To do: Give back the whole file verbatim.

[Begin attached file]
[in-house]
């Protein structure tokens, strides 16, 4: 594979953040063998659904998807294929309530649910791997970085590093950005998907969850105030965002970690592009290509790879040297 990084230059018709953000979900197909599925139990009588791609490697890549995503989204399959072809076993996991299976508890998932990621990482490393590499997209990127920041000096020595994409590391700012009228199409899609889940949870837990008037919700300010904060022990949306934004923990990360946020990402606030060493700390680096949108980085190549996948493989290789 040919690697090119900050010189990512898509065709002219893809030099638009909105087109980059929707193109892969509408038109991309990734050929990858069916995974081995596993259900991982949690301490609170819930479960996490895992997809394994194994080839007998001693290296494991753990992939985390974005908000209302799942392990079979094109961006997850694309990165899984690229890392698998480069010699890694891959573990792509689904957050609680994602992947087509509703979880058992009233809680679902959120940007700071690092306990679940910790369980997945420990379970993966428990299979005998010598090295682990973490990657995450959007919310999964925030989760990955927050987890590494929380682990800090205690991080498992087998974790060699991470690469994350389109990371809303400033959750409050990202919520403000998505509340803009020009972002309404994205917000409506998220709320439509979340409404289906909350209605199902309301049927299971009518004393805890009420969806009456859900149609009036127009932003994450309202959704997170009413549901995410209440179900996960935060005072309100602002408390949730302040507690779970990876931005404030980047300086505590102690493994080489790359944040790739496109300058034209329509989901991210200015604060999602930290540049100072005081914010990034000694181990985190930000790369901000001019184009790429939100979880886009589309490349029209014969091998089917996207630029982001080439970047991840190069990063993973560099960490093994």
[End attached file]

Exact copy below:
[in-house]
């Protein structure tokens, strides 16, 4: 594979953040063998659904998807294929309530649910791997970085590093950005998907969850105030965002970690592009290509790879040297 990084230059018709953000979900197909599925139990009588791609490697890549995503989204399959072809076993996991299976508890998932990621990482490393590499997209990127920041000096020595994409590391700012009228199409899609889940949870837990008037919700300010904060022990949306934004923990990360946020990402606030060493700390680096949108980085190549996948493989290789 040919690697090119900050010189990512898509065709002219893809030099638009909105087109980059929707193109892969509408038109991309990734050929990858069916995974081995596993259900991982949690301490609170819930479960996490895992997809394994194994080839007998001693290296494991753990992939985390974005908000209302799942392990079979094109961006997850694309990165899984690229890392698998480069010699890694891959573990792509689904957050609680994602992947087509509703979880058992009233809680679902959120940007700071690092306990679940910790369980997945420990379970993966428990299979005998010598090295682990973490990657995450959007919310999964925030989760990955927050987890590494929380682990800090205690991080498992087998974790060699991470690469994350389109990371809303400033959750409050990202919520403000998505509340803009020009972002309404994205917000409506998220709320439509979340409404289906909350209605199902309301049927299971009518004393805890009420969806009456859900149609009036127009932003994450309202959704997170009413549901995410209440179900996960935060005072309100602002408390949730302040507690779970990876931005404030980047300086505590102690493994080489790359944040790739496109300058034209329509989901991210200015604060999602930290540049100072005081914010990034000694181990985190930000790369901000001019184009790429939100979880886009589309490349029209014969091998089917996207630029982001080439970047991840190069990063993973560099960490093994």